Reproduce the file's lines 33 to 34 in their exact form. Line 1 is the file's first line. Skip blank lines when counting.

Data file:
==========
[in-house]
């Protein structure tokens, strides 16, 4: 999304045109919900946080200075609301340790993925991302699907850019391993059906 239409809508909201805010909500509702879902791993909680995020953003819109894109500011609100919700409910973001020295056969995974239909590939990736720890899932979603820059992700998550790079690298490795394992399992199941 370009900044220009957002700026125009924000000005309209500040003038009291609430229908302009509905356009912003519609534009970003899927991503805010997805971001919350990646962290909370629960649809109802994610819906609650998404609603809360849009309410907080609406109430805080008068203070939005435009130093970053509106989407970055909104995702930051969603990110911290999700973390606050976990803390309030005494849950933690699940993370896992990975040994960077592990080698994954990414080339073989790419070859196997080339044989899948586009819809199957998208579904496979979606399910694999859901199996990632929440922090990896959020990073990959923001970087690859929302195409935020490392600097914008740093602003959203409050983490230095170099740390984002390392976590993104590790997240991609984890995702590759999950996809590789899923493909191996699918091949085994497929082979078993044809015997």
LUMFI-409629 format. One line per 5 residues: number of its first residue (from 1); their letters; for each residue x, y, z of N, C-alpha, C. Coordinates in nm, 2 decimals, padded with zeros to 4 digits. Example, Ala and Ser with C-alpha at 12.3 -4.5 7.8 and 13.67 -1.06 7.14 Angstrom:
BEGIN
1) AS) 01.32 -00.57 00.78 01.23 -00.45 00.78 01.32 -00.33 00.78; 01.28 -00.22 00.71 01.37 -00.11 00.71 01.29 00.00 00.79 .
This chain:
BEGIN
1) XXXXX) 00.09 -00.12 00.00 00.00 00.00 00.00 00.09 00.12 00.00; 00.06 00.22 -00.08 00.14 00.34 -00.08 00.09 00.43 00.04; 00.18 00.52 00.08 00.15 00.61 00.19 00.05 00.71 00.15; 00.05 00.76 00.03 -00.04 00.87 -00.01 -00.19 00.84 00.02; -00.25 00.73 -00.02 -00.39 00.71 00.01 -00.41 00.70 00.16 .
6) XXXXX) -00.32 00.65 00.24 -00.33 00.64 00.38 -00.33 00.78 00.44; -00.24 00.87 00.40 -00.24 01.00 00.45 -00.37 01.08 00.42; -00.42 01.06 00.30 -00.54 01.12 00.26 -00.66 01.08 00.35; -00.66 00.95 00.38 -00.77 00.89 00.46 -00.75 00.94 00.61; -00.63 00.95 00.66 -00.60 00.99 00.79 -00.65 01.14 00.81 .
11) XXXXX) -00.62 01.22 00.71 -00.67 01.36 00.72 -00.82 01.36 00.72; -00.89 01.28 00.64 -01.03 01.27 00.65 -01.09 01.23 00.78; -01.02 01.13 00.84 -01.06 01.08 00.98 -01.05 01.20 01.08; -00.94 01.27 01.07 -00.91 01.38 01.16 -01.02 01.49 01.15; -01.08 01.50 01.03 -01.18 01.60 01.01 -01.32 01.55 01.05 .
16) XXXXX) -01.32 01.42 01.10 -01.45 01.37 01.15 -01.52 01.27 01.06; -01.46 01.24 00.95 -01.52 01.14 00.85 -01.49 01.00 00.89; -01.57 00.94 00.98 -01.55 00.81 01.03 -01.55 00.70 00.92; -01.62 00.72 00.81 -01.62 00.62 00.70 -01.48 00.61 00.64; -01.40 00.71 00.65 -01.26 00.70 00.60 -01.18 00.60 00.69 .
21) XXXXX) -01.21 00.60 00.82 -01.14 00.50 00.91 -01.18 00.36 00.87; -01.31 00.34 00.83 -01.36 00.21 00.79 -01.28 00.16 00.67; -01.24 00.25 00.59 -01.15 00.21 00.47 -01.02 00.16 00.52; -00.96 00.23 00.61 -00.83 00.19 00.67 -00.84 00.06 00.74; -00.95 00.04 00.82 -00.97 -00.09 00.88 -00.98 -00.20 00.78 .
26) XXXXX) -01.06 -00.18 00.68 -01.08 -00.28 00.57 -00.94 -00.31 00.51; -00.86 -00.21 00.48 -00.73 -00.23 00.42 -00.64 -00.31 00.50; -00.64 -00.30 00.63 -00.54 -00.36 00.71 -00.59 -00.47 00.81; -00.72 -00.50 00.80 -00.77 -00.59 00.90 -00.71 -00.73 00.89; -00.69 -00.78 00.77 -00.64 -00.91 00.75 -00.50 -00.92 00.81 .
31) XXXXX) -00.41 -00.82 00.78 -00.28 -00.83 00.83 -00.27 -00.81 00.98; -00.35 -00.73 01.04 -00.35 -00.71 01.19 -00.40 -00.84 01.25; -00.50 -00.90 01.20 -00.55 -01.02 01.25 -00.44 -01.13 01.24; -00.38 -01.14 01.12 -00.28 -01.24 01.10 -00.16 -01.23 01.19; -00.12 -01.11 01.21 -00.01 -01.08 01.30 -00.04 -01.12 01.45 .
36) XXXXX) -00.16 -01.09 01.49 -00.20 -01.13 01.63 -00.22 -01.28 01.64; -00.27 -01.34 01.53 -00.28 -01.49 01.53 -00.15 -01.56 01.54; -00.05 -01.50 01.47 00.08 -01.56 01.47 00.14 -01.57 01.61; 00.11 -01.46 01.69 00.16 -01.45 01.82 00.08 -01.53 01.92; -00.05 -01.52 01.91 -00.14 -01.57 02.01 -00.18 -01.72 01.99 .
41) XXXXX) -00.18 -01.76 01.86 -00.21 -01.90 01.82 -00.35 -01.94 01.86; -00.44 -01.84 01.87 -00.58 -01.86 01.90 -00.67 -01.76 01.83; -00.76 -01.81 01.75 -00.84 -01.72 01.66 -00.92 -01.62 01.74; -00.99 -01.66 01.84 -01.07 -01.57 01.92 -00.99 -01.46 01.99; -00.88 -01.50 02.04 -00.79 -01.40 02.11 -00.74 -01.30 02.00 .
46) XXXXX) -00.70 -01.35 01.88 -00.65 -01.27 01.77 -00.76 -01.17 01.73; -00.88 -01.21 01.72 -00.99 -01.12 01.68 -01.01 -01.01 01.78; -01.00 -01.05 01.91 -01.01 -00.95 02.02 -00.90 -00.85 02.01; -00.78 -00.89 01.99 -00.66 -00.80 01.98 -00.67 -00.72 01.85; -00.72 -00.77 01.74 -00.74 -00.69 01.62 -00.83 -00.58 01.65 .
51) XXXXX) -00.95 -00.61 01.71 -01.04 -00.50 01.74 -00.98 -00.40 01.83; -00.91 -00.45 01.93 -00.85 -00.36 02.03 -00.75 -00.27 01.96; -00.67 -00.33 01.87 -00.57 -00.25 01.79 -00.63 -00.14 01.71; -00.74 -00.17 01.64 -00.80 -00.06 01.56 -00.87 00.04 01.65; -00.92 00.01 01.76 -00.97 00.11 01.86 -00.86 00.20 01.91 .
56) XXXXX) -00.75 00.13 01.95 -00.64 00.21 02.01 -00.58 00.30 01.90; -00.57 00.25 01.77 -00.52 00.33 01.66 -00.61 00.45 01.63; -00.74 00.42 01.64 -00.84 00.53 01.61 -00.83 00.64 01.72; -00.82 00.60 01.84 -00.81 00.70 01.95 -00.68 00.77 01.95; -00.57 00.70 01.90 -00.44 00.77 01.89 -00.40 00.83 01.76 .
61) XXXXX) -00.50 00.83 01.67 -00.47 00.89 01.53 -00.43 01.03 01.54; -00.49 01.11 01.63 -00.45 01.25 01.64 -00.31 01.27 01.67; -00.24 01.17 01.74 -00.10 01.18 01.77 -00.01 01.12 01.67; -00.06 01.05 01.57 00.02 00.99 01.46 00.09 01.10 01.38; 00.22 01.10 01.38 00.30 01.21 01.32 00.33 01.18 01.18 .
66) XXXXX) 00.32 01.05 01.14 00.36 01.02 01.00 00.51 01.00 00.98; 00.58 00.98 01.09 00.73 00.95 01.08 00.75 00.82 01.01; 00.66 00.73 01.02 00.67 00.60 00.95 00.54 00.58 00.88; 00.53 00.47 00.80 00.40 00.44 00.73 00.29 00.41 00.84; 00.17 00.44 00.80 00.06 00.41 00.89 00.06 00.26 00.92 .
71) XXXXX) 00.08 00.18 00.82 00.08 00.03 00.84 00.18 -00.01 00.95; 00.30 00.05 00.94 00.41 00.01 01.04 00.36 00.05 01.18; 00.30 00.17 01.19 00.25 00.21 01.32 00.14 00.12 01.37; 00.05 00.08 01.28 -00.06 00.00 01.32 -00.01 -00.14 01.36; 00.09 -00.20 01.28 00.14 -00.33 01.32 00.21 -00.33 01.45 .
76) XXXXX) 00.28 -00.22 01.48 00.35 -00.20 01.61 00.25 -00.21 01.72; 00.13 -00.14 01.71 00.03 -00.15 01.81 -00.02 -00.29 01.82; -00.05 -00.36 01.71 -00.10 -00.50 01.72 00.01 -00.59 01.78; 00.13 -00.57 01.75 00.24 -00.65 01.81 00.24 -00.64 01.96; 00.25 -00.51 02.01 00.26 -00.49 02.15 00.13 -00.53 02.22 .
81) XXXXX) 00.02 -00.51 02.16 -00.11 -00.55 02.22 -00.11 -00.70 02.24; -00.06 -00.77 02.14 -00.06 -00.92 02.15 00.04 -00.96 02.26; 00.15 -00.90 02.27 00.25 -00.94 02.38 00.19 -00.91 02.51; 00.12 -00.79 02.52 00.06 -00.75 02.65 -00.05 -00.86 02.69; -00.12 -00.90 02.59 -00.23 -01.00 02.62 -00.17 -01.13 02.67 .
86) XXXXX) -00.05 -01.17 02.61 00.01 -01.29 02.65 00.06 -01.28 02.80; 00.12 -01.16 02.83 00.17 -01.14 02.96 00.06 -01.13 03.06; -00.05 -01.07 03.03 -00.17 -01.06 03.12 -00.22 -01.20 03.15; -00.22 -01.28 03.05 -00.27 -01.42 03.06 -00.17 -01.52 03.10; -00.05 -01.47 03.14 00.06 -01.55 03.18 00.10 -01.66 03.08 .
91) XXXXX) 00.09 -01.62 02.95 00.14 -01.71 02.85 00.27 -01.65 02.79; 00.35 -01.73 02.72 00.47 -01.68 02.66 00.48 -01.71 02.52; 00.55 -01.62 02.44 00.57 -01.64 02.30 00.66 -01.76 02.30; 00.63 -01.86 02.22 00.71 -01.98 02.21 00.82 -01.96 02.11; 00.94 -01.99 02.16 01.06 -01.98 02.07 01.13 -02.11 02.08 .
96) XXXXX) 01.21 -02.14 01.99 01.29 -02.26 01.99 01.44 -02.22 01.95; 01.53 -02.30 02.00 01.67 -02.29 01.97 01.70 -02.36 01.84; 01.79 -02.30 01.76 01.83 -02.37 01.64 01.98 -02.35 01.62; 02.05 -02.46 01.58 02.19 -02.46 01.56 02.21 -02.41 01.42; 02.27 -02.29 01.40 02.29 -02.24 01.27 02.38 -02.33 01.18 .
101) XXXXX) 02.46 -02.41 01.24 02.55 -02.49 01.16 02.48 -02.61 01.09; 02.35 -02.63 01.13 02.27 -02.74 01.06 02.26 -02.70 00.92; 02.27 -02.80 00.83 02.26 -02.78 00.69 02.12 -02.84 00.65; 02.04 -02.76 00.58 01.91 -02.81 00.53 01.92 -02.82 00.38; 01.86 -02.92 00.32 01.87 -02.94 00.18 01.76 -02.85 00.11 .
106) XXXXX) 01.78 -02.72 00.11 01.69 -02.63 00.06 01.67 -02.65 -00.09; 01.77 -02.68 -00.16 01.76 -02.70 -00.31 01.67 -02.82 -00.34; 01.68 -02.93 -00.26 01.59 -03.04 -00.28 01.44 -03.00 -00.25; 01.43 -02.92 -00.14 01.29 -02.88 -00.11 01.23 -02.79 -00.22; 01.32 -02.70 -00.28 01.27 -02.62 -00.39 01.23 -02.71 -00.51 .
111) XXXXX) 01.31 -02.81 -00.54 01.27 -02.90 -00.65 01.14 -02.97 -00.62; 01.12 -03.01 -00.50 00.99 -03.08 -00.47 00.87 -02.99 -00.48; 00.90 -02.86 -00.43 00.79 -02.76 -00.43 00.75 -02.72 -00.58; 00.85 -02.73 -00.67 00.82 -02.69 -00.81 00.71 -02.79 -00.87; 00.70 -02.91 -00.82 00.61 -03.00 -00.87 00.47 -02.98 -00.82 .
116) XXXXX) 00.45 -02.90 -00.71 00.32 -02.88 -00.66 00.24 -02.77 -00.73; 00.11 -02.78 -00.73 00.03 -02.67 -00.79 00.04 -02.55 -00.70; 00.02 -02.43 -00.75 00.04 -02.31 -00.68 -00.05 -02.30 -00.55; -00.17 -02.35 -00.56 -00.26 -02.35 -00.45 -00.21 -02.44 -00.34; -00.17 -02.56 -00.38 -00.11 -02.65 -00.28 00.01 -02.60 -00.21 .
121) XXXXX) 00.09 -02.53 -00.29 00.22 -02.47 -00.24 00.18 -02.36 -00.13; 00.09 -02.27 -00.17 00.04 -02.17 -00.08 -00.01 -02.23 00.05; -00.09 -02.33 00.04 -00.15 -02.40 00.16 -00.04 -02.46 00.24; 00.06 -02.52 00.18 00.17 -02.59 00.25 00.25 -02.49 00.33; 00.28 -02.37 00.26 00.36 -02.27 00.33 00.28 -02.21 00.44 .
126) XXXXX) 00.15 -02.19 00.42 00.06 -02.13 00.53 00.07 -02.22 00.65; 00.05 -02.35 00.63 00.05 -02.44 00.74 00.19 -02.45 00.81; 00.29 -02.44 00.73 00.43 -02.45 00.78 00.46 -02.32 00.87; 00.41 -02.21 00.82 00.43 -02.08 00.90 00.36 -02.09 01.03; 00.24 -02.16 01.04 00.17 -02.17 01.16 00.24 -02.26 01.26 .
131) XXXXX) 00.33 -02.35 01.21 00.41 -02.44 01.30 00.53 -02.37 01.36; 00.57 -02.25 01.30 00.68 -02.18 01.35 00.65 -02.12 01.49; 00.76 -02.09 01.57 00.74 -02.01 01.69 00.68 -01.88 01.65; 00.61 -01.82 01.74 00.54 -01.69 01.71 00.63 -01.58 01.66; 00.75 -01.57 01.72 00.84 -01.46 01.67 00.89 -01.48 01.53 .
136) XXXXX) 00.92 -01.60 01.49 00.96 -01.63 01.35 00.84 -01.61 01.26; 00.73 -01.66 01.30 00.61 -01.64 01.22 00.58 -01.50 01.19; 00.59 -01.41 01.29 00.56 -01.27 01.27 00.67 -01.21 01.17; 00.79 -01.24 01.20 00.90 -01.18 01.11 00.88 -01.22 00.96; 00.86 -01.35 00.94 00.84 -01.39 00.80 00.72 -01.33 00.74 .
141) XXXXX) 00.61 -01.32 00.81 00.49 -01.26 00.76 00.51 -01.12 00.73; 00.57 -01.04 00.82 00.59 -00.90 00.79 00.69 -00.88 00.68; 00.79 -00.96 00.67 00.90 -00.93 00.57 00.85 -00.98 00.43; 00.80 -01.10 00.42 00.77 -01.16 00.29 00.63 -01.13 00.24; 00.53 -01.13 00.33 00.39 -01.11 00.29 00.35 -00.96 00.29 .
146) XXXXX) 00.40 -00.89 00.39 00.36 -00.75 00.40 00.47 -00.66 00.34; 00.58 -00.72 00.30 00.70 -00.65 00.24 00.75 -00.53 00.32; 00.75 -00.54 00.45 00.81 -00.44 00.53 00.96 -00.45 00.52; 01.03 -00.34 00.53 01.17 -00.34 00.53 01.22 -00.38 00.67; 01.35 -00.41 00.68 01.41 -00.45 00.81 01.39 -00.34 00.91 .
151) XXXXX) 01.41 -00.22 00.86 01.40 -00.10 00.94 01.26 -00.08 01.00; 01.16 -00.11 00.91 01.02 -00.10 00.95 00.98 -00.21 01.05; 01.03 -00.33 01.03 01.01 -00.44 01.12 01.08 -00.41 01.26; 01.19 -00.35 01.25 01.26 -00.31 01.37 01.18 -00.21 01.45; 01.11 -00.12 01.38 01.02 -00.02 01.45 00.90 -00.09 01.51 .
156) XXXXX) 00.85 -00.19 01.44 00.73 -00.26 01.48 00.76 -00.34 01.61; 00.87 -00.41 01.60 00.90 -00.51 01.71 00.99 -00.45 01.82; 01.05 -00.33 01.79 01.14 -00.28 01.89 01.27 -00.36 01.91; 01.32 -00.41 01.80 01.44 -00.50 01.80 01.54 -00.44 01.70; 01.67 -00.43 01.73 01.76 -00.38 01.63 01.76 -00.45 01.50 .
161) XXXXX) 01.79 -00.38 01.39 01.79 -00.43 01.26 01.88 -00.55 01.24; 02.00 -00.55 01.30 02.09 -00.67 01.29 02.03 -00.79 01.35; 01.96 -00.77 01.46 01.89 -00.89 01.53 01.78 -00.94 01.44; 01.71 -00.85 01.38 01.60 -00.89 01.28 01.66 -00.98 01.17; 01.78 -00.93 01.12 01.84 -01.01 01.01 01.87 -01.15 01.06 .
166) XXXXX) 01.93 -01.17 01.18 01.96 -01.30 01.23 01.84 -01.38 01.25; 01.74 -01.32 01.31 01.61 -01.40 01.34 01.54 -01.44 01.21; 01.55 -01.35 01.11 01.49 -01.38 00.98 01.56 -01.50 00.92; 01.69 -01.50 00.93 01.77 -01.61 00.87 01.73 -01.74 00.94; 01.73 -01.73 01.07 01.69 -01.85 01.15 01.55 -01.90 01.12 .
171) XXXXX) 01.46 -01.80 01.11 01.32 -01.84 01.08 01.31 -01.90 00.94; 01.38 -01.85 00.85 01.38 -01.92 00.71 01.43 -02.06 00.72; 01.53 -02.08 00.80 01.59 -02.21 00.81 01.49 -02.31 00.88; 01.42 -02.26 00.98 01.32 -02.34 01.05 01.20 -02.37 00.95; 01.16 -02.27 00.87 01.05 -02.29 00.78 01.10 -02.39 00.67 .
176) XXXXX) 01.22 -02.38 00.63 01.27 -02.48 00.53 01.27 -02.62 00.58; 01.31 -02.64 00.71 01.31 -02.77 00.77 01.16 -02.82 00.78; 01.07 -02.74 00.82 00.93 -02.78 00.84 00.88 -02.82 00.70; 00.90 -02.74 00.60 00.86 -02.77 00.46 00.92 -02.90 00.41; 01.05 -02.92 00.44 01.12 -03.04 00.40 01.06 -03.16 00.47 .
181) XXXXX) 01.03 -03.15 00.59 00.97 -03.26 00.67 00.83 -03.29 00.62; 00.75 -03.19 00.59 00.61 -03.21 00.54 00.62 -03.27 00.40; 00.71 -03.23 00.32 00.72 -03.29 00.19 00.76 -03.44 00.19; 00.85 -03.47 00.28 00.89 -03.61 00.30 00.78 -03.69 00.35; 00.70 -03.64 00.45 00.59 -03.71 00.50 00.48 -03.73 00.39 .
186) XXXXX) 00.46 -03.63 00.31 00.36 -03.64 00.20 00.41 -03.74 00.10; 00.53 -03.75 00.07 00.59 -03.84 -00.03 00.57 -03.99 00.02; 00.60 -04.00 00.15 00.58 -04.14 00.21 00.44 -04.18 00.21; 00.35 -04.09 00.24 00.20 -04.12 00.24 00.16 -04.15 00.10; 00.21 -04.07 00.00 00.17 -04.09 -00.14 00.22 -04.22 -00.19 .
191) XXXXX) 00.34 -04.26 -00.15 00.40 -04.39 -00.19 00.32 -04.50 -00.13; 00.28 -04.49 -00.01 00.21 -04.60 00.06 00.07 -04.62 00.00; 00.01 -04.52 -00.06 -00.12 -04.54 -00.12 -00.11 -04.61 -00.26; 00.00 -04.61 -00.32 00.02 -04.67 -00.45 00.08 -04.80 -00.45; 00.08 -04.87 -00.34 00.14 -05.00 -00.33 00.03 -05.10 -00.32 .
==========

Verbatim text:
126) XXXXX) 00.15 -02.19 00.42 00.06 -02.13 00.53 00.07 -02.22 00.65; 00.05 -02.35 00.63 00.05 -02.44 00.74 00.19 -02.45 00.81; 00.29 -02.44 00.73 00.43 -02.45 00.78 00.46 -02.32 00.87; 00.41 -02.21 00.82 00.43 -02.08 00.90 00.36 -02.09 01.03; 00.24 -02.16 01.04 00.17 -02.17 01.16 00.24 -02.26 01.26 .
131) XXXXX) 00.33 -02.35 01.21 00.41 -02.44 01.30 00.53 -02.37 01.36; 00.57 -02.25 01.30 00.68 -02.18 01.35 00.65 -02.12 01.49; 00.76 -02.09 01.57 00.74 -02.01 01.69 00.68 -01.88 01.65; 00.61 -01.82 01.74 00.54 -01.69 01.71 00.63 -01.58 01.66; 00.75 -01.57 01.72 00.84 -01.46 01.67 00.89 -01.48 01.53 .